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A recent study reported a 2-year follow up of the effects of nicotine replacement therapy during pregnancy on infant developmental outcomes.

Smoking during pregnancy increases risk factors such as premature birth and birth defects, and is the leading cause of death in women and infants. In addition, smoking during pregnancy has been associated with infant developmental and behavioural problems, including attention deficit disorder. It is thought that stimulation of the nicotine receptors in the central nervous system at critical points during fetal development results in abnormal brain development. Studies on rats have demonstrated abnormal growth of neurons when given nicotine during pregnancy.

A recent study reported on nicotine replacement therapy during pregnancy as an alternative to smoking during pregnancy. Nicotine patches were assessed as a safer alternative to smoking during pregnancy, and possibly as a means of reducing fetal exposure to nicotine during important developmental time points, reducing the negative outcomes of smoking on both infant and mother. Termed the “SNAP” trial (Smoking and Nicotine in Pregnancy), this study compared nicotine patches with placebo in pregnant smokers. The initial short-term study found no safety issues, with adverse pregnancy and birth outcomes similar between the two groups.

The study was also the first to assess the long-term outcomes of nicotine replacement therapy during pregnancy in infants. The infants were followed up for 2 years after delivery. 1050 pregnant smokers took part in the study, between the ages of 16-45 years, who were 12-24 weeks pregnant. At the beginning of the study, the mothers were smoking at least 5 cigarettes per day. The study was carried out at 7 hospitals in England between May 2007 and February 2010. The mothers were randomly assigned to one of two groups. The first group, consisting of 521 participants, was given an 8 week course of nicotine patches (15mg/16h). The second group was the placebo group, consisting of 529 participants. Both groups received behavioural support for quitting smoking.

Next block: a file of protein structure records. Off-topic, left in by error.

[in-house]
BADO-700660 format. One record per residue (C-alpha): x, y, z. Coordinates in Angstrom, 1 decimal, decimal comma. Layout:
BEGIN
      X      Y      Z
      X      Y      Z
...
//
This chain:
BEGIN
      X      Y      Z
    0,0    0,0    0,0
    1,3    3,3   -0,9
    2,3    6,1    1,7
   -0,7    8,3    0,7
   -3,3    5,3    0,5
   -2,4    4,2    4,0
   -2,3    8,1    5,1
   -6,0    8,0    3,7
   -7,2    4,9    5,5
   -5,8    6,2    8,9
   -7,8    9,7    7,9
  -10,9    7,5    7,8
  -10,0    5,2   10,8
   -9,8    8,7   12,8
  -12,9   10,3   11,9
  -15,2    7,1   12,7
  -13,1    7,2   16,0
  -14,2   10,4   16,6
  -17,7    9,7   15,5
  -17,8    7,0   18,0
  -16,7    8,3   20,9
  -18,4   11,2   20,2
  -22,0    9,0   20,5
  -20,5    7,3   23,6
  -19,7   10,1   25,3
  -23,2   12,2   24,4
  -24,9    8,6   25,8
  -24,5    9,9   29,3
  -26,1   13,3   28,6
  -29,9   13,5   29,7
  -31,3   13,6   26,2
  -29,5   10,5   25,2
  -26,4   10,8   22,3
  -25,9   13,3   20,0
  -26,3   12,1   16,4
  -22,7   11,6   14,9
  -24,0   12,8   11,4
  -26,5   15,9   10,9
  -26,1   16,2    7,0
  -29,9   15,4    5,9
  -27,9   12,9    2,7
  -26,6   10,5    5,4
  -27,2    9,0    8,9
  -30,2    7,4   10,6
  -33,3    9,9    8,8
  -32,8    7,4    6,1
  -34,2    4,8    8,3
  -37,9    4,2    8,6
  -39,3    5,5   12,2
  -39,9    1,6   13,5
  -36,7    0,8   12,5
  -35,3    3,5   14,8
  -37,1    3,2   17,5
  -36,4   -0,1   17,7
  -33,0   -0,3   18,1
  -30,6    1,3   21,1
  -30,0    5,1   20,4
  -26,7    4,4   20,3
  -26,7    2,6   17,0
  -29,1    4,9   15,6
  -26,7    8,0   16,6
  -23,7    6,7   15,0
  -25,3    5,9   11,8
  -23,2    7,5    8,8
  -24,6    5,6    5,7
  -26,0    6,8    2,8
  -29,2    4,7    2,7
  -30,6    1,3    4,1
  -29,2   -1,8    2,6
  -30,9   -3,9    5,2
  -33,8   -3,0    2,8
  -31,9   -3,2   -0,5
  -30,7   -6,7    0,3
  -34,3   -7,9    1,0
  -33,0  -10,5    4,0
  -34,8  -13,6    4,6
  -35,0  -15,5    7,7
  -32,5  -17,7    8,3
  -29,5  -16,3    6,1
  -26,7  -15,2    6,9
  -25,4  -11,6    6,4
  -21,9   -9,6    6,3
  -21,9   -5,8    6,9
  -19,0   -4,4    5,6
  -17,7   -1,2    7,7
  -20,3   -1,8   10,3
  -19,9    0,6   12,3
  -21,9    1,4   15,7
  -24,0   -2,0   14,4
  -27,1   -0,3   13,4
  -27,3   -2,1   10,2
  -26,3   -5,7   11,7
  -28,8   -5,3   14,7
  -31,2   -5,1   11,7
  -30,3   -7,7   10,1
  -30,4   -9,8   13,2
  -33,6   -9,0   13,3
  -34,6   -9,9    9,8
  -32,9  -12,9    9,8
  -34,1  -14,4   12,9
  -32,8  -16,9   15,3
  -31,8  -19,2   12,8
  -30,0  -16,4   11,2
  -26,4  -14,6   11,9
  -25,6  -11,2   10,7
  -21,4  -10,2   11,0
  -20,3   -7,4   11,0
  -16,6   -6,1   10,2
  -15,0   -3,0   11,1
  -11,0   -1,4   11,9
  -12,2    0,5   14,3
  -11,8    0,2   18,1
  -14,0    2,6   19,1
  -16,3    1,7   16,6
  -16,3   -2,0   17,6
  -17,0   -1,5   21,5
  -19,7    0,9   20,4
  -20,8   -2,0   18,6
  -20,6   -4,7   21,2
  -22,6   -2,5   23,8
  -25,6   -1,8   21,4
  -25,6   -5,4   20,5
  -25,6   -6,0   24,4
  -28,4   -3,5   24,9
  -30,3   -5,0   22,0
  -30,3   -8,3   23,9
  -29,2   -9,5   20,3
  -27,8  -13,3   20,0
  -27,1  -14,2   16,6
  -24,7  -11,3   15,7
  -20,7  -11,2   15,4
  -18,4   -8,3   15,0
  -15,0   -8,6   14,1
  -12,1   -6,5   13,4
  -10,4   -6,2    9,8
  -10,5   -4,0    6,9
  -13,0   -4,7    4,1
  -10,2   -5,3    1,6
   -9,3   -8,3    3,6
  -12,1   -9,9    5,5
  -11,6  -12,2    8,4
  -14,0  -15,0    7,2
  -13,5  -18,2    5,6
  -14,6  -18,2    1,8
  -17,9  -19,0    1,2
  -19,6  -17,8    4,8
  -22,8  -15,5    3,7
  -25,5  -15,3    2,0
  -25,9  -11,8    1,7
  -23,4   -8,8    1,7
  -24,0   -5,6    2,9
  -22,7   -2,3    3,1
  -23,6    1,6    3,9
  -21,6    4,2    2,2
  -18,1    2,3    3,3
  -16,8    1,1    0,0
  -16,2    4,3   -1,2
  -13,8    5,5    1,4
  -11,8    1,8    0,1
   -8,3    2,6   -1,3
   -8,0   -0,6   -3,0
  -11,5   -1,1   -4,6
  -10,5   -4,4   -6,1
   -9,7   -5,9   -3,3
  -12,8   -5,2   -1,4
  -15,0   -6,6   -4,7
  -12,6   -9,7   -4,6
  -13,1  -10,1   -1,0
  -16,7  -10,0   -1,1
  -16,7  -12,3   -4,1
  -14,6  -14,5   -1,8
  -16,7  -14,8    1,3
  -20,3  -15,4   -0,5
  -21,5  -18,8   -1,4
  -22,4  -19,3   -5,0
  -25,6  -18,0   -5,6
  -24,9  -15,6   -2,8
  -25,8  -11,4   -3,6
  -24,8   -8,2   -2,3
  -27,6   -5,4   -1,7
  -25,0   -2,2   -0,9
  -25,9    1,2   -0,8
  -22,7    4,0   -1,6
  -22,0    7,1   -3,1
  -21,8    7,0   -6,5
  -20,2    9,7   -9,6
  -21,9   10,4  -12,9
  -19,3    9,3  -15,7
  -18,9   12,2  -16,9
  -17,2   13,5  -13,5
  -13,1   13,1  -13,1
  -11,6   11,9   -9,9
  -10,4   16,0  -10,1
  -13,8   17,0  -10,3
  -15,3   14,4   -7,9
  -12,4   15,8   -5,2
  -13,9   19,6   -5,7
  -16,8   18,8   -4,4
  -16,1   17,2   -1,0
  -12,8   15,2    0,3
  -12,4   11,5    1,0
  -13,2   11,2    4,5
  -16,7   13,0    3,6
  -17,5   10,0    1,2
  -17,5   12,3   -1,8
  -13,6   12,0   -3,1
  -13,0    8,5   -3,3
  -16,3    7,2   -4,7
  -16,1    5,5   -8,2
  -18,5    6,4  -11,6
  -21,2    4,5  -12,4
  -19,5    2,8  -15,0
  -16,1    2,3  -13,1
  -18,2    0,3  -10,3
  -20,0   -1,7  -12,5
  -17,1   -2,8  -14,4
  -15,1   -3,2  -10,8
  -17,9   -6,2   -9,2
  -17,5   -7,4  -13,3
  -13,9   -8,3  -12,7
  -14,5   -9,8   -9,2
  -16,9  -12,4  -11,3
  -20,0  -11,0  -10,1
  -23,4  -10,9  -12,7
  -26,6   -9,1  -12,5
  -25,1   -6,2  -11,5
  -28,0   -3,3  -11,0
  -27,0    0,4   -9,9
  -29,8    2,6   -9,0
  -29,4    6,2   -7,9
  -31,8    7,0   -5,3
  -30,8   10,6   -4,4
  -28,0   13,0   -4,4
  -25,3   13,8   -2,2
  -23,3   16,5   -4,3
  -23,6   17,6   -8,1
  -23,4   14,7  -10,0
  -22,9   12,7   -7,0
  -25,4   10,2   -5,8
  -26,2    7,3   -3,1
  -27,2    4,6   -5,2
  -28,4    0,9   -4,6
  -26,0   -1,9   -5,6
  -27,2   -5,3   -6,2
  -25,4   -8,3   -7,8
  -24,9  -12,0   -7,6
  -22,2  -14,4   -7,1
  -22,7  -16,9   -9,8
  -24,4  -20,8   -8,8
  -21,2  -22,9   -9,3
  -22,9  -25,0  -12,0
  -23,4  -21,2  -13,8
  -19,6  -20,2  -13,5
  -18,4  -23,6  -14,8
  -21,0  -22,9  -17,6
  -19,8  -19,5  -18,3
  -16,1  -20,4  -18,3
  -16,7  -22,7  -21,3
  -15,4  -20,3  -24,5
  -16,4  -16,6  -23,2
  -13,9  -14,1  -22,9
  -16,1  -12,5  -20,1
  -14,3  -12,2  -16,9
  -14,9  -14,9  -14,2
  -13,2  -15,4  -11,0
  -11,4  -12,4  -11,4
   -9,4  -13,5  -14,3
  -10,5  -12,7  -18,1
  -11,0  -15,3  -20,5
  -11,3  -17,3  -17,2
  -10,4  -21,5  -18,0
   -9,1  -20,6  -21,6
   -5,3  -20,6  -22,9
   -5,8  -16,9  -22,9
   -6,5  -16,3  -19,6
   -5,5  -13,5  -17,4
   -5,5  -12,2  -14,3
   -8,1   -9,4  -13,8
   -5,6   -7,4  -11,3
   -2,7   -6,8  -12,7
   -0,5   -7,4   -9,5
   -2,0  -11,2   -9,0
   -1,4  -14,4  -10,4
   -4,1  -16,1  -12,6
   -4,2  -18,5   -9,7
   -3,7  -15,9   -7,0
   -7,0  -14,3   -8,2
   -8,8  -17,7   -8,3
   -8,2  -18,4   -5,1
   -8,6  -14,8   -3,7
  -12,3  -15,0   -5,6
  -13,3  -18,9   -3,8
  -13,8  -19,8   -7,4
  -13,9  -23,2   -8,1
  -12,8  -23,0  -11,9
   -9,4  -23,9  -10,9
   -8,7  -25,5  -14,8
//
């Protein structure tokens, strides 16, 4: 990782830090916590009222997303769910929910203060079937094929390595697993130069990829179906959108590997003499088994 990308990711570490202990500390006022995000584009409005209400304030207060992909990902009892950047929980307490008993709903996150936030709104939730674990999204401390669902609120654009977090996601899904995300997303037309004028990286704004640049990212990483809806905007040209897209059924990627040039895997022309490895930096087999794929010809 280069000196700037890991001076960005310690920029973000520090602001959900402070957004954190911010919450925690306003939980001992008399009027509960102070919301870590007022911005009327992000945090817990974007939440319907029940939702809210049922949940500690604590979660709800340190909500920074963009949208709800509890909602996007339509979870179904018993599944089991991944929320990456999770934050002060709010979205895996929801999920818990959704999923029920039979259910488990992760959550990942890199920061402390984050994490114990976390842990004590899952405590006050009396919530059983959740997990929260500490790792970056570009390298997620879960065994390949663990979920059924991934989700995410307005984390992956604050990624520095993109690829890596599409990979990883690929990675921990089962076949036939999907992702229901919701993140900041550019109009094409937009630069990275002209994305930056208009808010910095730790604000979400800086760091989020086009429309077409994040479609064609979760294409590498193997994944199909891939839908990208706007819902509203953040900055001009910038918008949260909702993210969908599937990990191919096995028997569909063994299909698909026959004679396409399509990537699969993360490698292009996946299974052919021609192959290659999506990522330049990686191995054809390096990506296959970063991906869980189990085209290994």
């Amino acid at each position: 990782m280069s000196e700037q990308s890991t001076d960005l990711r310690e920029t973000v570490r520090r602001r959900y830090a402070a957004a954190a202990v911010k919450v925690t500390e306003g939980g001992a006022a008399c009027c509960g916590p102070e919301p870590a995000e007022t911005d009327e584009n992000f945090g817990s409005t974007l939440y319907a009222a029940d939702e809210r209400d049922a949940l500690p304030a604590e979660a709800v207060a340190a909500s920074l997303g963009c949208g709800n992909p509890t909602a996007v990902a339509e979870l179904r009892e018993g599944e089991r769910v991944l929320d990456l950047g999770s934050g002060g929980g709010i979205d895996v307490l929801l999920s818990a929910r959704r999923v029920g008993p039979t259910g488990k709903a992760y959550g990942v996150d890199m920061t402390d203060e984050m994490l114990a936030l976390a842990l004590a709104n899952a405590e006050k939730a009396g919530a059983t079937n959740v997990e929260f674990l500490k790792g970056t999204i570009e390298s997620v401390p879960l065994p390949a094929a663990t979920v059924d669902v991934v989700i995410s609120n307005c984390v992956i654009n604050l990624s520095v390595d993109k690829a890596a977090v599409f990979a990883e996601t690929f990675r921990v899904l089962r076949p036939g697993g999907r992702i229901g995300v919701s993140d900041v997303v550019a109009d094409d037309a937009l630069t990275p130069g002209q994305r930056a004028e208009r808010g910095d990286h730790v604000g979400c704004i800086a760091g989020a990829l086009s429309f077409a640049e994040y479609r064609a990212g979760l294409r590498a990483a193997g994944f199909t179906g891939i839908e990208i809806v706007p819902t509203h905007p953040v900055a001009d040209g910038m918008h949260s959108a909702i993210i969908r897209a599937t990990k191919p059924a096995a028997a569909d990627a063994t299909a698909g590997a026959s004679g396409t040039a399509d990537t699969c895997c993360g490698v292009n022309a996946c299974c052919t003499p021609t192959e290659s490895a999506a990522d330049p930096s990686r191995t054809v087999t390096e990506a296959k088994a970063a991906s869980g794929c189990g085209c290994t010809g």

The study assessed scores of fine motor skills, gross motor skills, communication, problem solving, and social development in the 2 year old children. Results showed that 73% of infants in the nicotine replacement group had no impairment compared to 65% of the infants in the placebo group. The children born to women who were using nicotine patches during pregnancy were more likely to have survived without developmental delays compared to the women who were not using nicotine patches and continued smoking. Interestingly, the use of the nicotine patches did not affect the long-term quit rate of the women, however it temporarily doubled the quit rate during pregnancy. The study also assessed respiratory problems, however did not find any differences in the rate of respiratory problems in the children born to either women using nicotine patches or women who continued to smoke.

The authors suggest that the developmental results in the infants reflect a reduced exposure to nicotine in the nicotine replacement group. Due to the fact that most neurons develop in the first two trimesters of pregnancy, and additional brain development occurs between 24 weeks and term, reduced exposure during these crucial times may result in the reduced developmental delays. Evidence to support this comes from studies showing that smaller brain volume has been associated with fetal exposure to maternal smoking.

Although it is optimal for fetal nicotine exposure to be removed completely, the results of the study suggest that use of nicotine patches during pregnancy could provide an alternative to smoking that may have less of a detrimental effect on the child. However, it seems likely that more follow up studies should be conducted to confirm these results.


CDC Reproductive Health Fact Sheet “Tobacco Use and Pregnancy” Available from: Accessed: Aug 28, 2014.

Cooper, S,Taggar, J, Lewis, S, Marlow, N, Dickinson, A,Whitemore, R, Coleman, T. “Effect of nicotine patches in pregnancy on infant and maternal outcomes at 2 years: follow-up from the randomised, double-blind, placebo-controlled SNAP trial”The Lancet Respiratory Medicine, Early Online Publication, 11 August 2014. doi:10.1016/S2213-2600(14)70157-2

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Written by Deborah Tallarigo, PhD


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